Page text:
Why Do Animals Play?

Even though it is quite a pain to protect all our bushes, trees, flowers and vegetable garden from our local white tail deer herd, we are also rewarded with getting to see a newborn fawn that mom brings to show off to us, or the changing of coats from summer to winter and then back again to the summer coat, or to watch the antlers grow each year, starting with the velvet stage. It is also fun to watch the fawns seemingly play a game of tag and zoom through the fields and around the trees. Recently we observed a group playing “king of the mountain” on our neighbor’s big manure pile. It began with several yearlings. One of them would be on top of the pile spinning around and kicking up its heels until another—or more often a couple—would come up and force it down and take its place. This went on for 5-10 minutes until a doe, probably the mom of one of the yearlings, decided to get in on the game. She charged to the top, pushing the reigning yearling off. When anyone challenged her, she reared up on her hind legs and pawed them away with her front hooves. It was very entertaining!
     One of the places we like to go for walks in the area has numerous ponds where we get to see turtles, ducks, geese, deer, eagles and an occasional river otter, one of nature’s most fun-loving creatures. Although catching food is a serious matter for most wildlife, to the otter it is fun. Often the otter is more interested in the sport of the chase than in securing a meal and will play with a fish and release it after it is caught!  Otters also love to make mud slides down to the water and spend many hours sliding down and flinging themselves with abandon into the cool waters of a river or stream. In the winter, the otter can be seen tobogganing down snow banks.
     In the May issue of the Alaska magazine, is an an article entitled “Bears Just Wanna Have Fun”  relating Nick Jans observation of big Kodiak Brown Bears playing with plastic gas cans and big plastic floats from fishing nets. Nick wrote: “I don’t figure bears thrashing our gear are operating out of some deep-seated malice or vicious nature; in fact, pretty much the opposite. I’ve watched a half dozen bears fooling with human-made objects, and every time, my impression was that they were, above all, thoroughly enjoying themselves—engaging in the sort of play a dog would.
     Of course we are all familiar with the playful behavior of cats and dogs. Dogs are generally fond of frolicking, either with people, other dogs, or even other animals. I’m sure you have all received e-mail videos of unusual animal relationships such as a National Geographic video documentary series “Unlikely Animal Friends,” which included the antics of Surya the orangutan and Rosco the hound dog at a river park, as the two carried on wrestling, running, hugging, rolling, and being silly.
     Many animals play, and possibly all mammals do. Birds too seem to get in on the fun. Crows play pranks on other creatures, and even team up to play. One report stated that a group of crows “Would fly toward each other, drop a tin plate and a member of the other team would swoop down and catch it in mid air, turn and fly back toward the other team, drop the plate and continue this game while they were being very vocal. What fun it was to watch.”
     Animal play has challenged scientists and researchers for a long time. If one has an evolutionary bias and presumes a Darwinian history of life in which all traits, and behaviors evolved in response to selection and survival of the fittest, what purpose can play possibly have? Does play really do anything to help a young (or old) animal become a fitter survivor, especially considering the energy and risk that it involves? If indeed animals play for pure enjoyment, then evolutionists have no answer to their question. If animals play just to be silly, then Darwinism is at a loss to explain the behavior’s origin, for if animals evolved by purely natural forces, as they believe, then every creature’s features should be purely pragmatic. Fun doesn’t fit this formula.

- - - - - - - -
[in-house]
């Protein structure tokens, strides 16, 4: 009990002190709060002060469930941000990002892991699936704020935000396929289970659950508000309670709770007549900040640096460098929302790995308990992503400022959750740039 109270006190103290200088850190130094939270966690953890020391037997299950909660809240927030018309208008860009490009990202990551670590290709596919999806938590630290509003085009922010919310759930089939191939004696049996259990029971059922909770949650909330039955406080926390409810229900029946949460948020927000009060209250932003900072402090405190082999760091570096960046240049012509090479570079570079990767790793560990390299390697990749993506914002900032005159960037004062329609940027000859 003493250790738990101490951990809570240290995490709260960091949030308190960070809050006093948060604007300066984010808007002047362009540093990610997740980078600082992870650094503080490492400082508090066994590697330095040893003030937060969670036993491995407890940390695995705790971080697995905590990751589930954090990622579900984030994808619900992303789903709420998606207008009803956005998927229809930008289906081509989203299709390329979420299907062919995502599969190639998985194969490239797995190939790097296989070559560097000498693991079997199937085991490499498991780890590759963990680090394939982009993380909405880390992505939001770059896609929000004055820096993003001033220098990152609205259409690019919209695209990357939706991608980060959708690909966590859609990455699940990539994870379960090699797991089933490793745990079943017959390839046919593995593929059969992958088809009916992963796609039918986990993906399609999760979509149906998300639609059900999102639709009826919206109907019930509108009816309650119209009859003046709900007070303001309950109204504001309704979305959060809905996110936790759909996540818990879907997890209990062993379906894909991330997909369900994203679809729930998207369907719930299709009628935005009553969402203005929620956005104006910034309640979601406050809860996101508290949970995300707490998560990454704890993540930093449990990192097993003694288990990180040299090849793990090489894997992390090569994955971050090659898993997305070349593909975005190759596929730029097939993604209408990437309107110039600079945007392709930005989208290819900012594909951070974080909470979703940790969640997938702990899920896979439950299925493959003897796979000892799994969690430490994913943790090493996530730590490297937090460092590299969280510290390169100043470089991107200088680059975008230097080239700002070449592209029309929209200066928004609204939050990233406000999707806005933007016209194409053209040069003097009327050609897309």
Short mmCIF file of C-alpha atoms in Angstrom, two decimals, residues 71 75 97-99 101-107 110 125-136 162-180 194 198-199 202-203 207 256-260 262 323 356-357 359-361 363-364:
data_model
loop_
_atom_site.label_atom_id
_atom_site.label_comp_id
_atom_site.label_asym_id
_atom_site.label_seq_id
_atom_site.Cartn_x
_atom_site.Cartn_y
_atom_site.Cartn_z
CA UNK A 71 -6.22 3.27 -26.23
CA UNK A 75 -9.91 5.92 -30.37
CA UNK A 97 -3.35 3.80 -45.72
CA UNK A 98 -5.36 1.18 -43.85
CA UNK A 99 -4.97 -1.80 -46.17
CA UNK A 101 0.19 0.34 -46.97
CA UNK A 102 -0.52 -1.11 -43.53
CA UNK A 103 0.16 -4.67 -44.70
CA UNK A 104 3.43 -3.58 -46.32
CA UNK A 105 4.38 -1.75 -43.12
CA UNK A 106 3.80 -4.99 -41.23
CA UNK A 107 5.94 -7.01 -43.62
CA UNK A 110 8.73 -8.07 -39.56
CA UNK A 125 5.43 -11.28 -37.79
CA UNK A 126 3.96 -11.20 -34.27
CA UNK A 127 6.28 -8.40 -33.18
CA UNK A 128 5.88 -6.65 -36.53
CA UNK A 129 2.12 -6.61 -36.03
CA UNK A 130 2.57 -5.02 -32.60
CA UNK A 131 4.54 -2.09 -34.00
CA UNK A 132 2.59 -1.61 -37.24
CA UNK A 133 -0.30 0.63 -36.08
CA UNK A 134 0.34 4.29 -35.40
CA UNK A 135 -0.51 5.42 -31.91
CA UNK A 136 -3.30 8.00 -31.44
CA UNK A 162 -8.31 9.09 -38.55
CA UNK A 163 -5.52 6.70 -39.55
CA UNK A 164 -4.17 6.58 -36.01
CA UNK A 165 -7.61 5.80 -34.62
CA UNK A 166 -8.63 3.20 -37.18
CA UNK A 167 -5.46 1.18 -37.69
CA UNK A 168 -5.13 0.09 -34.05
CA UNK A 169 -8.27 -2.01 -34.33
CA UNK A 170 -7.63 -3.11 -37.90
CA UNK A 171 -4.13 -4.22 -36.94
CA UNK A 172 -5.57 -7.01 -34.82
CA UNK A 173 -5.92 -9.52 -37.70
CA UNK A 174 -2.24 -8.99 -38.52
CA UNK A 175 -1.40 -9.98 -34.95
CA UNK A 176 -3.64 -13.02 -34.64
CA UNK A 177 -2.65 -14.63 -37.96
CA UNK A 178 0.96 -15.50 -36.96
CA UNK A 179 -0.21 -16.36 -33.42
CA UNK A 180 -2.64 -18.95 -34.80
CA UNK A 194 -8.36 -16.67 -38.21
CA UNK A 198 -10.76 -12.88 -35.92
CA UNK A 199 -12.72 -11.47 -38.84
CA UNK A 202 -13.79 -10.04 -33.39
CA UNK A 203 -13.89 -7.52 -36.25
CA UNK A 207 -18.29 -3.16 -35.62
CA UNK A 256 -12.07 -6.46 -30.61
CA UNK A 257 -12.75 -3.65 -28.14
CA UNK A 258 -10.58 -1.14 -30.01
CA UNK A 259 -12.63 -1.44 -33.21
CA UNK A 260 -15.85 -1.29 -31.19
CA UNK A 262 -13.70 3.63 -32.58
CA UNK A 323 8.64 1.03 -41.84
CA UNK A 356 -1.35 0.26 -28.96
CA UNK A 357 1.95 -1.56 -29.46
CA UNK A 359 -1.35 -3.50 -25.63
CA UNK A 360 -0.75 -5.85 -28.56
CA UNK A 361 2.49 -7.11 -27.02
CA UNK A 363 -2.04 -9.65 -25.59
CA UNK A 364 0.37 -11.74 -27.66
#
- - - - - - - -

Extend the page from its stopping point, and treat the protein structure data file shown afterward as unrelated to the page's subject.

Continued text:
But, if indeed, God is Creator of all things, then we observe that, just as parents enjoy watching their children at play, and we enjoy watching animals frolic and deer play “king of the mountain,” God created animals, and mankind, with the ability to enjoy play and recreation and He delights in watching His creation at play. Psalm 104:24-26 states: “O LORD, how many are Thy works; in wisdom Thou hast made them all; the earth is full of Thy possessions. There is the sea, great and broad, in which are swarms without number, animals both small and great. There the ships move along, and Leviathan, which Thou hast formed to sport (play) in it.” Exactly what kind of creature the leviathan is or was, we don’t know for sure, but it was apparently made to play. It can also be translated “fashioned for sporting jest.” Animals—indeed all things—were made by our all-wise, all-powerful Creator God, designed not just for survival, but to display the attributes of the Creator.
     As we observe animals at play, we need to realize that our lives too should include both times of fun and times of hard work. The Bible says, “A joyful heart is good medicine, but a broken spirit dries up the bones” (Pr. 17:22).   
                Forever His,
                    Pastor Dave

About Pastor Dave

Until my retirement 2 years ago, I pastored an independent Bible church in Northwest Montana for nearly 38 years. During that time I also helped establish a Christian school, and a Bible Camp. I am married and have children and grandchildren. The Wisdom of the Week devotional is an outgrowth of my desire to share what God is doing in my life and in our world, and to challenge you to be a part.
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